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Dominican Republic; Cuba; Haiti; Guyana

Foreign Relations of the United States, 1964–1968
Volume XXXII, Dominican Republic; Cuba; Haiti; Guyana, Document 420


420. Letter From the Ambassador to Guyana (Carlson) to the Assistant Secretary of State for Inter-American Affairs (Gorden)11. Source: National Archives and Records Administration, RG 59, Central Files 1964–66, POL 7 BR GU. Secret; Official Informal.

Dear Mr. Gordon:

1. I trust you may have seen my telegram (Georgetown 99)22. Dated August 3. (Ibid., POL 7 GUYANA) reporting how impressed Prime Minister Burnham was with his visit to the United States. He was especially taken with President Johnson and believes that the President strongly supports him. I thought you would be interested in the Prime Minister's brief confidential summary to me of the topics discussed with the President privately.33. Burnham had a private meeting with President Johnson at 5:11 p.m. on July 22 at the White House. They were joined from 5:32 to 6 p.m. by Guyanese Ambassador Sir John Carter, Assistant Secretary Lincoln Gordon, and Ambassador Carlson. According to a notation in the President's Daily Diary, Rostow and Bowdler said that there was no substantive reason for this meeting. No other record of this conversation has been found. (Johnson Library)

A. The President expressed appreciation for Burnham's congratulatory telegram on the successful flight of Gemini 10.

B. Burnham raised the subject of Viet Nam, apparently indicating support of the United States and expressing wonder as to how the Communists always seem to get away with their case before much of the world.

C. After the discussion of Viet Nam, which was relatively short, the conversation turned to civil rights. Burnham expressed admiration for all that had been accomplished to promote Negro voting rights and education. His remarks were complimentary of the President's achievements in this field.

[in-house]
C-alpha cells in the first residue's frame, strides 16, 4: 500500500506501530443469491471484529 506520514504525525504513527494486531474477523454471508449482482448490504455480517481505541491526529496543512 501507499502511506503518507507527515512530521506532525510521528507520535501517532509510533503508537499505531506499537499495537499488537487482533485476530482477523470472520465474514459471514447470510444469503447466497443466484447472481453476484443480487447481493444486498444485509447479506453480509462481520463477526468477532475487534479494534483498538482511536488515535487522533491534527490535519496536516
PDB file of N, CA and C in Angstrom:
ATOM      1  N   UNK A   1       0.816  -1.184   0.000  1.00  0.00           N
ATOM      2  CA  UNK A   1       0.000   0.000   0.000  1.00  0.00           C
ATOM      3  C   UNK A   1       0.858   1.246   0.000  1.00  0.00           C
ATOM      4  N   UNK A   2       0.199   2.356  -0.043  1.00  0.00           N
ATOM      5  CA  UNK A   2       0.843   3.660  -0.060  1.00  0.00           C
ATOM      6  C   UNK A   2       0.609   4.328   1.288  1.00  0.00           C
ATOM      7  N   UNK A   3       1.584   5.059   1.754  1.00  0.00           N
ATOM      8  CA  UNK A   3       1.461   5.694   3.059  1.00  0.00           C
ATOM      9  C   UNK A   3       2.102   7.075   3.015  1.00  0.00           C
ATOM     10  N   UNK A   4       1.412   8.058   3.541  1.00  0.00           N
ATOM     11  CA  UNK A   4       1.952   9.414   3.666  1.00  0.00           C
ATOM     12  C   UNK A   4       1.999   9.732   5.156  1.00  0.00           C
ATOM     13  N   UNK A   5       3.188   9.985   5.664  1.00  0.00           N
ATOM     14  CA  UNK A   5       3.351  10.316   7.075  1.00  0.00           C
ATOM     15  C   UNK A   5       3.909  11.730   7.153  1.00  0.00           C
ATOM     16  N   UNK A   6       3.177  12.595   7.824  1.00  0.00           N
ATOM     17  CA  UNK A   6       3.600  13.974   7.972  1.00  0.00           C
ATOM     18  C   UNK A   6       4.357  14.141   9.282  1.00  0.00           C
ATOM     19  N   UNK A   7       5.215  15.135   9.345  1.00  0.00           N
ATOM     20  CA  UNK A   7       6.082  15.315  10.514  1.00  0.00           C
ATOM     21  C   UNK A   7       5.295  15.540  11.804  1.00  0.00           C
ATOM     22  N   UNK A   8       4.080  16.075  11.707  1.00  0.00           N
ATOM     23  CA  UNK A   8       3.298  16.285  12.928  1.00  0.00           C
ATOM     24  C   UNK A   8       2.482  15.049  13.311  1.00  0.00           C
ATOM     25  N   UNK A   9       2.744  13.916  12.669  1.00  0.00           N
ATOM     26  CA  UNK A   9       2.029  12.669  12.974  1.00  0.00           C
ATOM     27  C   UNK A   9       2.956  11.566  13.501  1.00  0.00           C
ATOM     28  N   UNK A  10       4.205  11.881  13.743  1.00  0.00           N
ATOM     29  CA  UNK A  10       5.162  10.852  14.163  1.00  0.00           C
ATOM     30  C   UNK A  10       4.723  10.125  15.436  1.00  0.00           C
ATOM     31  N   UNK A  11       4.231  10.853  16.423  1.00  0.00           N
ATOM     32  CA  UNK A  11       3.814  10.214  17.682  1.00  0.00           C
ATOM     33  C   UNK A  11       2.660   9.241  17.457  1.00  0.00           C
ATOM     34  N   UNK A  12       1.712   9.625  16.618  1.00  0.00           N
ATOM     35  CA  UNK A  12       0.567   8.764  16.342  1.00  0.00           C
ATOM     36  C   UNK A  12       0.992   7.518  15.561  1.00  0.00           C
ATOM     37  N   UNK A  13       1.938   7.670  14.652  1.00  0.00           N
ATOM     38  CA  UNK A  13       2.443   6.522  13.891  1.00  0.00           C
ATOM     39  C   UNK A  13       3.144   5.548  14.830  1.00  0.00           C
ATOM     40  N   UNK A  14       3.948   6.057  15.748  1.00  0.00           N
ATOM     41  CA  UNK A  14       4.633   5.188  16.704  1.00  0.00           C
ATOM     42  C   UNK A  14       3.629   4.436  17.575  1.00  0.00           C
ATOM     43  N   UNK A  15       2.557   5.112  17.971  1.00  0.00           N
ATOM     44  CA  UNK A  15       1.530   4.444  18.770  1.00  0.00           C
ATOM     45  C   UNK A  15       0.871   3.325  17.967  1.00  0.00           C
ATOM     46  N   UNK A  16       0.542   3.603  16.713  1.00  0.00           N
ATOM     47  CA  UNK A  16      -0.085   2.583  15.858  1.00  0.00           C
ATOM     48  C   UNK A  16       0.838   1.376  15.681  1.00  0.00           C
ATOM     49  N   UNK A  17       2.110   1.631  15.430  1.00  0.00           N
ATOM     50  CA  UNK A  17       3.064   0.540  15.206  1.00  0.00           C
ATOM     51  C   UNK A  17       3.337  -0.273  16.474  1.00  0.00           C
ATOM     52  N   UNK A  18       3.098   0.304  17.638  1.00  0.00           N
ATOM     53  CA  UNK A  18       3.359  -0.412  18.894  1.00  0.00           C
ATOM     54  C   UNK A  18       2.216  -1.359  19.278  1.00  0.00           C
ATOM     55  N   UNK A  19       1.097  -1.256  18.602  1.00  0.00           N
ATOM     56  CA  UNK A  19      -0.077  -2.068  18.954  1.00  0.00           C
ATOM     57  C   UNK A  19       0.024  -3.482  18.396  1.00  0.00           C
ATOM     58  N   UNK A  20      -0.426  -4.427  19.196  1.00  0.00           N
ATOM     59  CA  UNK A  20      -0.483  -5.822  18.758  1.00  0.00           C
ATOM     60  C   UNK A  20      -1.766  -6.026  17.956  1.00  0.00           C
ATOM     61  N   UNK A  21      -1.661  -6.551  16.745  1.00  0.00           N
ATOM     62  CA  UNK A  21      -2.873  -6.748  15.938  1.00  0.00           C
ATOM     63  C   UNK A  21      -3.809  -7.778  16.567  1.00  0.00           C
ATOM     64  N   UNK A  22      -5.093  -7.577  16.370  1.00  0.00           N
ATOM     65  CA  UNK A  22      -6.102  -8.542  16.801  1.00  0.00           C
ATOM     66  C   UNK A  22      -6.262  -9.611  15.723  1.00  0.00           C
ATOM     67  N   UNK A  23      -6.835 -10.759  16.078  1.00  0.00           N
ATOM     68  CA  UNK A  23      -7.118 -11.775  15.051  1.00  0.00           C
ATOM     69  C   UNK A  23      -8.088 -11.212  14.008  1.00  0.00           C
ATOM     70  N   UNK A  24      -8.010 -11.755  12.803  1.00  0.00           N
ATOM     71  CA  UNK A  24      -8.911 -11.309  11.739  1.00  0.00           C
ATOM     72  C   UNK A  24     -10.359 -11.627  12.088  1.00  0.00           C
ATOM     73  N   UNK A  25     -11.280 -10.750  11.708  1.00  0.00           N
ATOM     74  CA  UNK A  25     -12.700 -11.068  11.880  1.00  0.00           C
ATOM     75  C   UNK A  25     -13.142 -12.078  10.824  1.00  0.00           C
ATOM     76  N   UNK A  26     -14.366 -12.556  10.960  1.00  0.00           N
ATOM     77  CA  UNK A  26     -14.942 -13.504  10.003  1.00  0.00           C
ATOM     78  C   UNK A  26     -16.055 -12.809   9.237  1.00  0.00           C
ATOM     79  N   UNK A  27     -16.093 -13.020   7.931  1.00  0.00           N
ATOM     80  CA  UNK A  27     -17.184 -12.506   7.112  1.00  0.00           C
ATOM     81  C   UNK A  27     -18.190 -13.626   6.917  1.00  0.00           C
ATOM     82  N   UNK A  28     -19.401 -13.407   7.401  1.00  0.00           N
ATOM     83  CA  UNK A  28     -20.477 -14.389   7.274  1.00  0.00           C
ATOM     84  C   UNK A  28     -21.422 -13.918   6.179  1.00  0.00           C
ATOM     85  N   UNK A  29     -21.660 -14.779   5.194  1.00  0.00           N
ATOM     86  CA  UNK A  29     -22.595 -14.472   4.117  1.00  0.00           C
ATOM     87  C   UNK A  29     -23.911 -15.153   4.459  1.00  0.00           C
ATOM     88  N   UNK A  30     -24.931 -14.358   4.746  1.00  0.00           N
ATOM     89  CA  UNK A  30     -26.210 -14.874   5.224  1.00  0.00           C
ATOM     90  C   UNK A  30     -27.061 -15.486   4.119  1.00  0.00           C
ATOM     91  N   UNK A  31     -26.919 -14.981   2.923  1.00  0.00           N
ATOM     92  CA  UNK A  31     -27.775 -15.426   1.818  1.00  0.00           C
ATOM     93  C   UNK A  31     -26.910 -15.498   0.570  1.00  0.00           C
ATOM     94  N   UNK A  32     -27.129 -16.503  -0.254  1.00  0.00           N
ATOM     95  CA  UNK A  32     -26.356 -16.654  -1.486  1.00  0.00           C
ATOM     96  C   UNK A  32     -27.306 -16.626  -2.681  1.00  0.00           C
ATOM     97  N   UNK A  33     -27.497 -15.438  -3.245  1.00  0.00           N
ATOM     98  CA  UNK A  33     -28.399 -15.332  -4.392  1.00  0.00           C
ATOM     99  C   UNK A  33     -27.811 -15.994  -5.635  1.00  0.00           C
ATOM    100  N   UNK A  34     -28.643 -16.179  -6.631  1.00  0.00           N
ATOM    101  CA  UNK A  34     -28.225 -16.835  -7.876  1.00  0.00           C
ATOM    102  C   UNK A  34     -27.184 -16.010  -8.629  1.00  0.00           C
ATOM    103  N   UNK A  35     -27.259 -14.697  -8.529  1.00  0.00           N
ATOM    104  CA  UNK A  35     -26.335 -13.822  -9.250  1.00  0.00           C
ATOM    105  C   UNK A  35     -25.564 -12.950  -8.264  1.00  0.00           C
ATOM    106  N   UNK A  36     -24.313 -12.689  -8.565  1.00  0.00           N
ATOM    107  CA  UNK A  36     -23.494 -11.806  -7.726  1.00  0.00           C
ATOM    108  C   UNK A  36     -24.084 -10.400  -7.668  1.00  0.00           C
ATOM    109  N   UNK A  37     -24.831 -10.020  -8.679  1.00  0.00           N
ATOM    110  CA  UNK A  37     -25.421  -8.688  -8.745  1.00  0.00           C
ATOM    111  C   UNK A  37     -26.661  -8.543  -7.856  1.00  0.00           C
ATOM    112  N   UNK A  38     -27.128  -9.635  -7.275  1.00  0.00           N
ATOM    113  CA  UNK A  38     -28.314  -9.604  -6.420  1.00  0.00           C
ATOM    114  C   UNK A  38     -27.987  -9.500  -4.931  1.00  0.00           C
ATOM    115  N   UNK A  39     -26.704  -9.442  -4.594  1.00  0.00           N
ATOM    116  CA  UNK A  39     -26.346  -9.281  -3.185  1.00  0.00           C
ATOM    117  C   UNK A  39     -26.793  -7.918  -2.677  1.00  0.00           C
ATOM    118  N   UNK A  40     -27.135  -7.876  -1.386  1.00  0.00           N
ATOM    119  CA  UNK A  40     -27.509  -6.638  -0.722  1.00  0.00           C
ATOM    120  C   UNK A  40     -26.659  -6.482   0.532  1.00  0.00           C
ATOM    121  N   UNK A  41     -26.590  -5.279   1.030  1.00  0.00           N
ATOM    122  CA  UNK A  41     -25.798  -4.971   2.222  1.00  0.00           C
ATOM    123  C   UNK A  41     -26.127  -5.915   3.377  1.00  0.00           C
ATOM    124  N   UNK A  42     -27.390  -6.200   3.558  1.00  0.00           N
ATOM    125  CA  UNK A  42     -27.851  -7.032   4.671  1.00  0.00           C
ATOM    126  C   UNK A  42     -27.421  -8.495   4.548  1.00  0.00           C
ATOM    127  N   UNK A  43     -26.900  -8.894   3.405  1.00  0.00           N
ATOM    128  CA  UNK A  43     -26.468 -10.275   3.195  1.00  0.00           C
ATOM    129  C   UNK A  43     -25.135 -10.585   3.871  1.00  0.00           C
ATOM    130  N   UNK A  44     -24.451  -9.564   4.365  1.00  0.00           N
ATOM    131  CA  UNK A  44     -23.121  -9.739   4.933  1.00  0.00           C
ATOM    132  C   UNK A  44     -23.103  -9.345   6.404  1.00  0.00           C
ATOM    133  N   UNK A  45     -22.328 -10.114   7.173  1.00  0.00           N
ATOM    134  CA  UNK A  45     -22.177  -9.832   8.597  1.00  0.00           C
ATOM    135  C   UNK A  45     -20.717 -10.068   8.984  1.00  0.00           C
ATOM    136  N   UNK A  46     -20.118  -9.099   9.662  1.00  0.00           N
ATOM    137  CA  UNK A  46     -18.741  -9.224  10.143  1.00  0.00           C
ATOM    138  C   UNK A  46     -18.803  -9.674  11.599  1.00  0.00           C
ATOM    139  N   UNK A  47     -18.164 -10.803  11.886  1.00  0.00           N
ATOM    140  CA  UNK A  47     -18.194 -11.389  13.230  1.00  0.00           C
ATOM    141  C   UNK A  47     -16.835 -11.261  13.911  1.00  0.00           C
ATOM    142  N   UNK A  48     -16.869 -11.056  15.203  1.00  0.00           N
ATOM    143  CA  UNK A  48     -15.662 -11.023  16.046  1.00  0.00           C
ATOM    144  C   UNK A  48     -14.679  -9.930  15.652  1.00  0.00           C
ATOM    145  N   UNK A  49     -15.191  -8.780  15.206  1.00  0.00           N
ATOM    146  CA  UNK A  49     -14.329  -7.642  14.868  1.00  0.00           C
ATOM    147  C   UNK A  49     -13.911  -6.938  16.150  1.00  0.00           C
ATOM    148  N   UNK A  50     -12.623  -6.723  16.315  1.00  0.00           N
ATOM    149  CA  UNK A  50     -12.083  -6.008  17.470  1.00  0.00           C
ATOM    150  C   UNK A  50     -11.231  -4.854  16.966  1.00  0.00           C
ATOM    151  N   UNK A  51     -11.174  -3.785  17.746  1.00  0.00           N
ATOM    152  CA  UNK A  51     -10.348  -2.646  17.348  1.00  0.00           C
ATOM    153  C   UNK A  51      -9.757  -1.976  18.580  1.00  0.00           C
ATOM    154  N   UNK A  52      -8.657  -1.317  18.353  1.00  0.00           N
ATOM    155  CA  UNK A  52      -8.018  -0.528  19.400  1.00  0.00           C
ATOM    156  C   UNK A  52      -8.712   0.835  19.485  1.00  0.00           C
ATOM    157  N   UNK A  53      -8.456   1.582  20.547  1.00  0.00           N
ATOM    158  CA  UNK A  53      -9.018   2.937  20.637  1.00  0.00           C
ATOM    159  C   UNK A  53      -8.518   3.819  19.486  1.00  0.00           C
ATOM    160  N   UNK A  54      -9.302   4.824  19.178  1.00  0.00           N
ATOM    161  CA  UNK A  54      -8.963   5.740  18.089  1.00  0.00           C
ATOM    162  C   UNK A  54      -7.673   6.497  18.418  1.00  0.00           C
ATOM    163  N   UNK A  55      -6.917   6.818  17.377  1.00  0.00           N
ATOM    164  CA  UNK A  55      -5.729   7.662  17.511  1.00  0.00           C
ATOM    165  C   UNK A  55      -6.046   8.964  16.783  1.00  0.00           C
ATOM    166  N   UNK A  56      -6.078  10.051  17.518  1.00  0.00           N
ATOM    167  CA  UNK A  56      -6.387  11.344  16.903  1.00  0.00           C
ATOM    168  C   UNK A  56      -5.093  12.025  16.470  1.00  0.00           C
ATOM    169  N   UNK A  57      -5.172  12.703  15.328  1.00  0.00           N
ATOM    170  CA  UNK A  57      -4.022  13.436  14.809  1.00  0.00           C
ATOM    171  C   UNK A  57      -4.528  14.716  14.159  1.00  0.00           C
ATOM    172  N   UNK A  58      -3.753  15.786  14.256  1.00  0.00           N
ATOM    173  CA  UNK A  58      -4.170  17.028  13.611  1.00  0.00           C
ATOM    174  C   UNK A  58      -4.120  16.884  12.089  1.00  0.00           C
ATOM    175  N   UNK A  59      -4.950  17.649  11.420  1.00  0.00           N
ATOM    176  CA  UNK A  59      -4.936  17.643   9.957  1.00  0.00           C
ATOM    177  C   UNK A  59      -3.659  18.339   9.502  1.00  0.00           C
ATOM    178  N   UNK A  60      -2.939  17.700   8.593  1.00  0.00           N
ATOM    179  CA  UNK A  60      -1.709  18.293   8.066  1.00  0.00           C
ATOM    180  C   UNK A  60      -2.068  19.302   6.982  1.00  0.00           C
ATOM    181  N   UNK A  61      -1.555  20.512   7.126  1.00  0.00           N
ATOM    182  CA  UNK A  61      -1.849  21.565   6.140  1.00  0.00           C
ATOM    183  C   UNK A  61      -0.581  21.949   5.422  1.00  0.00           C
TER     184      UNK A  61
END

It was not clear from Burnham's rather sketchy account whether it was at this point, earlier, or as seems probable later, that the President said something along the following lines: “Remember you have one friend in this corner going for you and his name is Lyndon Johnson.”

D. Finally, Burnham related to the President the idea of migration from the over-populated British West Indian islands to Guyana and the needed electoral benefit to the Burnham administration. The President's subsequent inquiry to you as to whether we are “on top” of this idea has been interpreted as a very significant indication of the President's sympathetic attitude toward it.

2. While I assume that this private meeting was intended as off-the-record, I thought it might be useful for you to have the highlights as they appear from this end. If no record of any sort is appropriate, please destroy this letter and so advise me. I am not sending a copy to anyone else but you may wish to let John Hill and Bill Cobb see it.

3. Incidentally, I note that the Prime Minister's account corresponds to a considerable extent with my prediction about the points which he would raise, as reported in Bill Cobb's memorandum of July 22 to Bill Bowdler,44. Not printed. (Ibid., National Security File, Country File, Guyana (Brit. G.), Vol. 1, Cables, Memos & Misc., 5/66–11/68) and that he did not raise any of a variety of specific economic matters more appropriate to lower levels.

Best regards,

Sincerely,

Del

1 Source: National Archives and Records Administration, RG 59, Central Files 1964–66, POL 7 BR GU. Secret; Official Informal.

2 Dated August 3. (Ibid., POL 7 GUYANA)

3 Burnham had a private meeting with President Johnson at 5:11 p.m. on July 22 at the White House. They were joined from 5:32 to 6 p.m. by Guyanese Ambassador Sir John Carter, Assistant Secretary Lincoln Gordon, and Ambassador Carlson. According to a notation in the President's Daily Diary, Rostow and Bowdler said that there was no substantive reason for this meeting. No other record of this conversation has been found. (Johnson Library)

4 Not printed. (Ibid., National Security File, Country File, Guyana (Brit. G.), Vol. 1, Cables, Memos & Misc., 5/66–11/68)